Puglia, or Apulia, is an interesting place.  It is more agricultural, than industrial, and it is definitely a much less popular tourist destination than some of the bigger cities like Rome and Florence or areas like the Cinque Terre and the Amalfi Coast.  The accommodations in the area are based largely on the concept of Agritourism, where people stay at farmhouses, or “Masserias”, that were fortified back in the days when the landowners had to deal with foreign intruders and have since been converted into very comfortable bed & breakfasts.  The place we stayed was called Masseria Torre Coccaro, a 39 room country estate halfway between the airports of Bari and Brindisi and surrounded by acres of olive groves and vegetable gardens.

Masseria Torre Coccaro

We stayed at Coccaro for 7 nights and used it as our base to explore the region.  In hindsight, we couldn’t have chosen a better place and, unfortunately for our waistlines, we were able to sample some of the best food we have ever tasted.  Here are the highlight bites:

The restaurant at Torre Coccaro

Fresh Seafood from Savelletri

Set in stables from the 1600’s, the restaurant offered up some of the best food on our trip. First off, their breakfast put the rest of the hotels we stayed at to shame.  As for the rest of the meals, they collaborated with local farmers and bordering Masserias to source the best meats and cheeses.  They had a network of people that help them find wild products like porcini and cardoncelli mushrooms, asparagus, snails, myrtle and berries.  The nearby fishing village of Savelletri brought them fish daily, including freshly-caught scampi, shrimp, tuna, snapper, and local spiny lobsters. To top that off, almost all the fruits and vegetables served are produced on the estate.

Cooking School at Torre Coccaro
This wasn’t something we planned to do, but when we arrived at the property and learned that there was a school on site we couldn’t pass it up.  We had a ton of fun with chef Donato, learning how to make typical Apulian dishes including fresh bread, 6 or 7 different types of pasta, a simple pizza with tomato sauce, fresh mozzarella and capers, a fried version of a calzone called “Panzerotto” that is unique to the region, sautéed “sweet olives” that were picked that day and unlike anything I have ever had, an eggplant terrine and baked fish (Orata) with fresh vegetables.  Luckily we weren’t forced to eat everything we made, but we were able to sample most of them.  Needless to say, we didn’t have dinner that night!

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Local Puglia “Mozzarella Farm”
Another treat that was offered up on arrival was a visit to the farm just down the road that raised cows and made fresh mozzarella and burrata cheese daily.  For those that don’t know, “burrata” means buttered in Italian and is usually made from mozzarella and cream.  The outer shell is solid mozzarella and the inside usually contains both mozzarella and cream.  That said, this farm also made another version of burrata filled with fresh ricotta, which was new to me and even better than the classic version…who knew it was possible.  Believe it or not, we spent 45 minutes with 3 workers that spoke about 3 words of English, collectively.  It could have had something to do with the free samples they kept pushing on us, but we just couldn’t tear ourselves away.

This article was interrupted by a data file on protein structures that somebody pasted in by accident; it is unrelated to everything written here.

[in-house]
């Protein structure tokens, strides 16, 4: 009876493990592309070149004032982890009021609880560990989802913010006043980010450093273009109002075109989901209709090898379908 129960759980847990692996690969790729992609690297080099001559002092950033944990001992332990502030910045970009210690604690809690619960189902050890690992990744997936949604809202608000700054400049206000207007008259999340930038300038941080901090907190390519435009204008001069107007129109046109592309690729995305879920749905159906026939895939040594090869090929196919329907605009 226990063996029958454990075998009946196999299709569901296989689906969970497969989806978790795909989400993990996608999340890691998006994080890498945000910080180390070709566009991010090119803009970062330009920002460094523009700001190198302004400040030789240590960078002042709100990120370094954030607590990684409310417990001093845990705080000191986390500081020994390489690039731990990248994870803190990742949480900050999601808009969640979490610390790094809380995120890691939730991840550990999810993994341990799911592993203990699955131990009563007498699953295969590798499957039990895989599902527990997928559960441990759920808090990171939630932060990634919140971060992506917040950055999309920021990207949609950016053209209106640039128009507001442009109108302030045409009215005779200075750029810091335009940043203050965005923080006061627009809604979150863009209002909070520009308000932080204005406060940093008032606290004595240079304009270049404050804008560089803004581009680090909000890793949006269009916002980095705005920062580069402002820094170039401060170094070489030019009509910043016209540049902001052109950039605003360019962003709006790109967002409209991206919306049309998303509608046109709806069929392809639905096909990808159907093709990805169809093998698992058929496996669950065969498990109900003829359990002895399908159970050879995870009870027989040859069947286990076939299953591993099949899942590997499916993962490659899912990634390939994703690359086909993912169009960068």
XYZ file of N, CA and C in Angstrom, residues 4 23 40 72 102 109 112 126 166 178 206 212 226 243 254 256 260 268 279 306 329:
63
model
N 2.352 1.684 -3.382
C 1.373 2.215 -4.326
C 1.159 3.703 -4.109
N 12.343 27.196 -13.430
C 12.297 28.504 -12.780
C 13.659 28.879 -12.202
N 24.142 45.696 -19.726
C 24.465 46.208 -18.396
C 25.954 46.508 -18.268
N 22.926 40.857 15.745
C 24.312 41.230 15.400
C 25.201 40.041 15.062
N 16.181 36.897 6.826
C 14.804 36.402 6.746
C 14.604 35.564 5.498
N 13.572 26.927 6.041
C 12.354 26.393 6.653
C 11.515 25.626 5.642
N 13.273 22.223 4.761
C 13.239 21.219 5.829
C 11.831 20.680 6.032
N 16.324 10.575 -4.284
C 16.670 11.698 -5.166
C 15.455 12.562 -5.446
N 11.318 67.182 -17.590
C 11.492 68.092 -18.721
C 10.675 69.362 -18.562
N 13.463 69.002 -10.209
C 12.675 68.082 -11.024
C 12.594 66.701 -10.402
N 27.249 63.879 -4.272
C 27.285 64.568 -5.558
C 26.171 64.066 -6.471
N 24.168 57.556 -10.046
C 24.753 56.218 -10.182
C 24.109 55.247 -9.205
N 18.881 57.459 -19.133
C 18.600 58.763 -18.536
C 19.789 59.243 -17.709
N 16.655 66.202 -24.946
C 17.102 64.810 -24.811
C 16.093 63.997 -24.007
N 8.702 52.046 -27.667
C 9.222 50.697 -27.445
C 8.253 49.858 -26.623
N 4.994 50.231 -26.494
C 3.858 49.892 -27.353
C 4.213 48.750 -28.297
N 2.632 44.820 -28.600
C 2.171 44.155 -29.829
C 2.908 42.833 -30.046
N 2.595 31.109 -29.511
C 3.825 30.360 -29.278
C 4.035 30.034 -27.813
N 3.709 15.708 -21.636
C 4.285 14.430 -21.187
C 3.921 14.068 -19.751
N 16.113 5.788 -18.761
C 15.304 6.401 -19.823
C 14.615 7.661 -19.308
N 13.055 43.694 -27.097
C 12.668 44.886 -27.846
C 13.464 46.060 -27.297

Hand Pulling Mozzarella

Masseria Il Frantorio
Another masseria, Il Frantorio, just down the road and on the way to the town of Ostuni, gave us one of the culinary highlights of the trip.  They served up a seven course meal that was both creative and delicious.  So much so that we didn’t realize that the entire meal was almost entirely vegetables (sourced from their garden on the property of course, BUT vegetables nonetheless!)  It wasn’t until the last main course, when a filet of local swordfish was served, that we looked at each other and said “wow, I didn’t even notice”.  The highlight of the meal was a pair of fried carciofi (artichokes) drizzled with reduced sweet wine alongside lampascioni fritti (hyacinth bulbs) with orange honey.  Pretty simple, but super delicious when paired with a glass of late harvest Primitivo di Manduria.

Fried Carciofi at Il Frantorio

Al Fornello di Ricci
In the town of Ceglie Messapica lies a restaurant called Al Fornello di Ricci that Mario Batali called the best in Puglia.

“The place is perfect! If you are within 200 miles of this place and choose not to eat here, you are mistaken” Mario Batali

Needless to say, we are suckers for marketing, or at least Batali hype, so we had to check it out.  The meal did not disappoint.  Across the board, the dishes were simple, but the flavor of each was intense.  We knew we were in the right place when the tasting menu kicked off with a selection of eight different antipasti, ranging from simple beet chips to fried zucchini blossoms stuffed with fresh ricotta.  After that we had two pasta courses, a main of locally-raised lamb, and dessert — each course paired with a different wine and included in the fixed price.  Delicious. The only downside was the 45 minute drive back to Coccaro after the meal…as you might expect, driving on Italian country roads while in a food coma isn’t usually a recipe for success.

Fava Bean Crostini and Fried Zucchini Blossoms

I could probably keep going, as there are tons of other great meals and experiences that I left out, but it’s really just more of the same goodness.  So as the Italians say, “Basta!!!” or “enough”.

Overall the trip to Puglia far exceeded our expectations and the fact that it never felt touristy and overrun just made it that much more special.  We came home with the feeling that we had somehow outsmarted the rest of the tourists in Italy, standing in line at the Uffizi in Florence or craning their necks to take in the tower in Pisa.  We couldn’t be happier with our decision to spend a week there and in some ways wish it was longer.  Our only fear now is that we don’t get back before the rest of the world figures out what a great region it is!

Non Basta?
Do This!: First Ever Puglia Wine Week
Bistro Don Giovanni: Napa-Sourced & Italian-Inspired
Bocca di Bacco: I say PotaTO, You say PoTATo